Diode Current Equation
Single Phase Transformer
Types of DC Motor Separately Excited Shunt Series Compound DC Motor
Shunt Wound DC Motor | DC Shunt Motor
Series Wound DC Motor or DC Series Motor
Compound Wound DC Motor or DC Compound Motor
Permanent Magnet DC Motor or PMDC Motor | Working Principle Construction
Brushless DC Motors
Electrical Motor | Types Classification and History of Motor
Working of Electric Motor
DC Motor or Direct Current Motor
Speed Regulation of DC Motor
Speed Control of DC Motor
Working or Operating Principle of DC Motor
Torque Equation of DC Motor
Construction of DC Motor | Yoke Poles Armature Field Winding Commutator Brushes of DC Motor
Lap Winding Simplex and Duplex Lap Winding
Testing of DC Machine
Swinburne Test of DC Machine
Losses in DC Machine
Ward Leonard Method of Speed Control
Armature Reaction in DC Machine
Commutation in DC Machine or Commutation in DC Generator or Motor
Methods of Improving Commutation
Starting Methods to limit Starting Current and Torque of DC Motor
3 Point Starter | Working Principle and Construction of Three Point Starter
4 Point Starter | Working Principle and Construction of Four Point Starter
Shunt Wound DC Motor | DC Shunt Motor
Voltage and Current Equation of a Shunt Wound DC MotorLet us now consider the voltage and current being supplied from the electrical terminal to the motor be given by E and Itotal respectively.
This supply current in case of the shunt wound DC motor is split up into 2 parts. Ia, flowing through the armature winding of resistance Ra and Ish flowing through the field winding of resistance Rsh. The voltage across both windings remains the same. From there we can write Itotal = Ia + Ish Thus we put this value of armature current Ia to get general voltage equation of a DC shunt motor. Now in general practice, when the motor is in its running condition, and supply voltage is constant the shunt field current given by, But we know Ish ∝ Φ i.e. field flux Φ is proportional to filed current Ish Thus the field flux remains more or less constant and for this reason a shunt wound DC motor is called a constant flux motor.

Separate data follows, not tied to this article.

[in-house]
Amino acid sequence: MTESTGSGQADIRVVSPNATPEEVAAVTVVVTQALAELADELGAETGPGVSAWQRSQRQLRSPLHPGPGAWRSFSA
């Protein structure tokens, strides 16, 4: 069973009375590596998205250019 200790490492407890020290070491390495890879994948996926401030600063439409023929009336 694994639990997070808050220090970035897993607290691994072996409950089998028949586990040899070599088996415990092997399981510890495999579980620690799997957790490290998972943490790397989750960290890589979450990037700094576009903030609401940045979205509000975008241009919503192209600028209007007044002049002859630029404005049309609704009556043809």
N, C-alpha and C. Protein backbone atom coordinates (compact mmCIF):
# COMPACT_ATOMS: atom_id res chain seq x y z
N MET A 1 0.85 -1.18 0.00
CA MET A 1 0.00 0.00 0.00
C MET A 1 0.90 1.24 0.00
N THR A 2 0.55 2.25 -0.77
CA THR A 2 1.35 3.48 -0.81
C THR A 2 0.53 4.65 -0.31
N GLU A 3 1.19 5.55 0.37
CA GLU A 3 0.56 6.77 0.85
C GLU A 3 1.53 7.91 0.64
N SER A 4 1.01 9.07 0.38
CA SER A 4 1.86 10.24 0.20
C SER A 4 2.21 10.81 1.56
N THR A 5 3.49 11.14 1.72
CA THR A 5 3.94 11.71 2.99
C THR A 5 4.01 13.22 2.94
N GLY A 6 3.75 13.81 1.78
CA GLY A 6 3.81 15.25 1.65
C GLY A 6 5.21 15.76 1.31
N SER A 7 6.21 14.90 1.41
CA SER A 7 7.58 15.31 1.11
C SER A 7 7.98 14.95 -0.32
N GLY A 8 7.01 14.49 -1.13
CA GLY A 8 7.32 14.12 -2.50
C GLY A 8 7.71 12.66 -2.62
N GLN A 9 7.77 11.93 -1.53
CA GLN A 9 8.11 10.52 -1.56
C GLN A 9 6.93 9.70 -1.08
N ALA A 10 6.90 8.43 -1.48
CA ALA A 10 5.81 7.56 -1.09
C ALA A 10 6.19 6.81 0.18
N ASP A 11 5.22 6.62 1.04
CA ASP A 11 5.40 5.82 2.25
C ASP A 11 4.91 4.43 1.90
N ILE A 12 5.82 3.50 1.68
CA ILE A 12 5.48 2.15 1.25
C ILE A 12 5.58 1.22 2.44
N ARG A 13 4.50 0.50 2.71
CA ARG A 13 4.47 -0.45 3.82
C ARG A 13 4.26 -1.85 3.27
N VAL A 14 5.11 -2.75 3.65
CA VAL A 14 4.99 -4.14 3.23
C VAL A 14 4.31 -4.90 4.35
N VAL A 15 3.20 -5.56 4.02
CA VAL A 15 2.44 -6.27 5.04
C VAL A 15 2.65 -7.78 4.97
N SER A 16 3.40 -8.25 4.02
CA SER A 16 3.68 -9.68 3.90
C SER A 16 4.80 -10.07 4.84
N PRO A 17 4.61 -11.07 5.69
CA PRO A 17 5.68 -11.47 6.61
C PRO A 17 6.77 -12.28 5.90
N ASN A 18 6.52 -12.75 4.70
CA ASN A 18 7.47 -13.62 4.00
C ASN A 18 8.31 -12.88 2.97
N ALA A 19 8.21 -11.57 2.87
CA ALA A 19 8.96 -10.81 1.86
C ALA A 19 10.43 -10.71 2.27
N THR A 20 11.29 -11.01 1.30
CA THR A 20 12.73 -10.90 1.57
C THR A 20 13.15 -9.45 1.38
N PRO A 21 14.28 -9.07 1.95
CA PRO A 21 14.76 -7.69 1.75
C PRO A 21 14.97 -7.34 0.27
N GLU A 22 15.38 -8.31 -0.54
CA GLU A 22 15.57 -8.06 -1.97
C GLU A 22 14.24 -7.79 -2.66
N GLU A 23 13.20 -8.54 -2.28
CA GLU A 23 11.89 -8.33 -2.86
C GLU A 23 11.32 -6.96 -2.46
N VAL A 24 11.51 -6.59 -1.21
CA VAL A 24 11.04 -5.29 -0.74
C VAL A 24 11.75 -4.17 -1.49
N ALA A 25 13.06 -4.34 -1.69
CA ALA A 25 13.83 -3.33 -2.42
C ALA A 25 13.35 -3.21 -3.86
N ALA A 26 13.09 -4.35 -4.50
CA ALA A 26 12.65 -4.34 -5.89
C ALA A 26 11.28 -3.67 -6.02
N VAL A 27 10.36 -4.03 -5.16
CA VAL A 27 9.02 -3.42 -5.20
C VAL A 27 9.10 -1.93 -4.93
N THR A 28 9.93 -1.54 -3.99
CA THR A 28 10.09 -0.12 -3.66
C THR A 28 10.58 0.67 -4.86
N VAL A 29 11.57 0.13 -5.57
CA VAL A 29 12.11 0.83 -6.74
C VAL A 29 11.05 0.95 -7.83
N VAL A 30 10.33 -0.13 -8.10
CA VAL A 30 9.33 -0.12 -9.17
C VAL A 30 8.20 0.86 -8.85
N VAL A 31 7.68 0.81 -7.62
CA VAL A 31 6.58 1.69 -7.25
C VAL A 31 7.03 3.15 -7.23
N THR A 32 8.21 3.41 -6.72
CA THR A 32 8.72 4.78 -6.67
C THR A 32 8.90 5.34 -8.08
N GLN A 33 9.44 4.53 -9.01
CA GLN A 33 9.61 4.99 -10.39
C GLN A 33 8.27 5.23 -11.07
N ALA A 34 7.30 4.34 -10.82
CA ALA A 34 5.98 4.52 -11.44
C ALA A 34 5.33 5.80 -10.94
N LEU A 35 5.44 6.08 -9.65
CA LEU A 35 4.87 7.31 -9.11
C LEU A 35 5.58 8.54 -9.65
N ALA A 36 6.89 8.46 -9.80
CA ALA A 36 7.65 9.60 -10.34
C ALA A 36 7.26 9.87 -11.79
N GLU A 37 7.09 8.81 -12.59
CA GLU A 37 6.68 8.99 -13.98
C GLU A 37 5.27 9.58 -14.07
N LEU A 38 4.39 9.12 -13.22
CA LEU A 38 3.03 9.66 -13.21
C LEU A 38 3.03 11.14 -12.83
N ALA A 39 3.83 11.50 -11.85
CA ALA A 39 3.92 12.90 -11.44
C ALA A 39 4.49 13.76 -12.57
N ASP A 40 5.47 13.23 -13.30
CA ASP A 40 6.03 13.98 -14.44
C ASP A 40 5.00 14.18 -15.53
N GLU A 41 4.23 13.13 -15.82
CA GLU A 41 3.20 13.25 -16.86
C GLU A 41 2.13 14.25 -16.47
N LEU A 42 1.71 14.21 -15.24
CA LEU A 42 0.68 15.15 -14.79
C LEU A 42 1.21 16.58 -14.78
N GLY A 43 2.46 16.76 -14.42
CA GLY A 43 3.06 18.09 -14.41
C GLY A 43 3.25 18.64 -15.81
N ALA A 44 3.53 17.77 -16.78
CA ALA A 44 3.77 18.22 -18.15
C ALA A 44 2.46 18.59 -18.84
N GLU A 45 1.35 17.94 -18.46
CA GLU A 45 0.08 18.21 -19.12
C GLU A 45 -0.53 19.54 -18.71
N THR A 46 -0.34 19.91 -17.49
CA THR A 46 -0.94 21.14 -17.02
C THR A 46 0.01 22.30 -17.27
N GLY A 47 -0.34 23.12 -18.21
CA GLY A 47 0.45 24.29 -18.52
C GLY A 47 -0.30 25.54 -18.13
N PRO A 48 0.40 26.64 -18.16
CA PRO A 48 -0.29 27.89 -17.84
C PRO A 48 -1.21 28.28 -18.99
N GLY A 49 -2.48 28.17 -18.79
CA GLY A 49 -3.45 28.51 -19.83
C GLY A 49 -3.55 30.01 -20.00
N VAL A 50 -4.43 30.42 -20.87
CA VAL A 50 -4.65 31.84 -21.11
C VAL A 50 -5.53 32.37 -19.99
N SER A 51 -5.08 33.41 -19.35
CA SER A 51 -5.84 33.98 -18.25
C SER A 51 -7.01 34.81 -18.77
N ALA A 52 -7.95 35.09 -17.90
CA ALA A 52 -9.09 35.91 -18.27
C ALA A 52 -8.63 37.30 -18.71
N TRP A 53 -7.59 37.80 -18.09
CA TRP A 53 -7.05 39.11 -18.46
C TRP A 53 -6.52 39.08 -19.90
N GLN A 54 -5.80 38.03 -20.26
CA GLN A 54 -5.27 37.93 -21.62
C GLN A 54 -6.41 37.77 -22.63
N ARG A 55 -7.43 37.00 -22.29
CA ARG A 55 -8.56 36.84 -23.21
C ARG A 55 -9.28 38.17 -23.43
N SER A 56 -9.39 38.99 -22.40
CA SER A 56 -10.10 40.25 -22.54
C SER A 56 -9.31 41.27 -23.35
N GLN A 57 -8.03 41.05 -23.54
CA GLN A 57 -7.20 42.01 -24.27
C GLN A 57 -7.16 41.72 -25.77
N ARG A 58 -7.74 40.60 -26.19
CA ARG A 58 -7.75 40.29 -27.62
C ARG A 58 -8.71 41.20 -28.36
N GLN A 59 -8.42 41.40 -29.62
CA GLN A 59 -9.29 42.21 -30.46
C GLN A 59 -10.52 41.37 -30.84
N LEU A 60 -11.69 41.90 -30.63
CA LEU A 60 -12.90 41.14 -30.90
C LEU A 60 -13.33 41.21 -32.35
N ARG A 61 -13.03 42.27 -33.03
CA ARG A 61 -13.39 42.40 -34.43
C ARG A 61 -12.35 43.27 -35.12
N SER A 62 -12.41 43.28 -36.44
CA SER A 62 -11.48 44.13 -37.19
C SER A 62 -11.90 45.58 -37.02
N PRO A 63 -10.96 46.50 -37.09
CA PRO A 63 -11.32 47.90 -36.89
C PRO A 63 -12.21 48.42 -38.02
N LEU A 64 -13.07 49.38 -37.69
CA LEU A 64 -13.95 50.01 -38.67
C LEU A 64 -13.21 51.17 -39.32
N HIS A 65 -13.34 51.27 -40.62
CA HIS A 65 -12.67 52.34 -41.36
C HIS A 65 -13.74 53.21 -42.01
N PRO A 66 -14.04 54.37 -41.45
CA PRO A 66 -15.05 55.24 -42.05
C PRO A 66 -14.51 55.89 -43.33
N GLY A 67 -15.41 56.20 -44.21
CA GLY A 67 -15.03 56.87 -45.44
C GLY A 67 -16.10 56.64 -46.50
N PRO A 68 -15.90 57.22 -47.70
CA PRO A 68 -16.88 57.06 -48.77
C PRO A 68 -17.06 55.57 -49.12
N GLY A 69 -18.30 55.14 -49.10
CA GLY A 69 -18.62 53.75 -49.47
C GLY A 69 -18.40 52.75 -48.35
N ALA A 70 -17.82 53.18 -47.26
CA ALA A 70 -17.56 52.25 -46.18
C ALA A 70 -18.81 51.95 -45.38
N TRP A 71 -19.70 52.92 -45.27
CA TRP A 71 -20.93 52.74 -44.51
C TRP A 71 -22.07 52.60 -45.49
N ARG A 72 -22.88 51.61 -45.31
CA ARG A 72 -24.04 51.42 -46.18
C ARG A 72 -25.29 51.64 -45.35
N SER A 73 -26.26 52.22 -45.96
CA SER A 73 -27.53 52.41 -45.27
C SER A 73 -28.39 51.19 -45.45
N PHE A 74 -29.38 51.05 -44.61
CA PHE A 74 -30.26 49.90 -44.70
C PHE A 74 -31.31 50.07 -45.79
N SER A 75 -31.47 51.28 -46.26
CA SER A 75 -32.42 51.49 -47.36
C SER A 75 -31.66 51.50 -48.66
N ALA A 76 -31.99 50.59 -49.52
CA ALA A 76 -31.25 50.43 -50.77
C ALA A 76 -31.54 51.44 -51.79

Construction of a Shunt Wound DC MotorThe construction of a dc shunt motor is pretty similar to other types of DC motor, as shown in the figure below. Just that there is one distinguishable feature in its designing which can be explained by taking into consideration, the torque generated by the motor. To produce a high torque,
- The armature winding must be exposed to an amount of current that’s much higher than the field windings current, as the torque is proportional to the armature current.
- The field winding must be wound with many turns to increase the flux linkage, as flux linkage between the field and armature winding is also proportional to the torque. Keeping these two above mentioned criterion in mind a dc shunt motor has been designed in a way, that the field winding possess much higher number of turns to increase net flux linkage and are lesser in diameter of conductor to increase resistance(reduce current flow) compared to the armature winding of the DC motor. And this is how a shunt wound DC motor is visibly distinguishable in static condition from the DC series motor (having thicker field coils) of the self excited type motor’s category.
Self-Speed Regulation of a Shunt Wound DC MotorA very important and interesting fact about the dc shunt motor, is in its ability to self regulate its speed on application of load to the shaft of the rotor terminals. This essentially means that on switching the motor running condition from no load to loaded, surprisingly there is no considerable change in speed of running, as would be expected in the absence of any speed regulating modifications from outside. Let us see how? Let us do a step-wise analysis to understand it better.
- Initially considering the motor to be running under no load or lightly loaded condition at a speed of N rpm.
- On adding a load to the shaft, the motor does slow down initially, but this is where the concept of self regulation comes into the picture.
- At the very onset of load introduction to a shunt wound DC motor, the speed definitely reduces, and along with speed also reduces the back emf, Eb. Since Eb ∝ N, given by, This can be graphically explained below.
- This reduction in the counter emf or the back emf Eb results in the increase of the net voltage. As net voltage Enet = E − Eb. Since supply voltage E remains constant.
- As a result of this increased amount of net voltage, the armature current increases and consequently the torque increases. Since, Ia ∝ Τ given by The change in armature current and torque on supplying load is graphically shown below.
- This increase in the amount of torque increases the speed and thus compensating for the speed loss on loading. Thus the final speed characteristic of a dc shunt motor, looks like.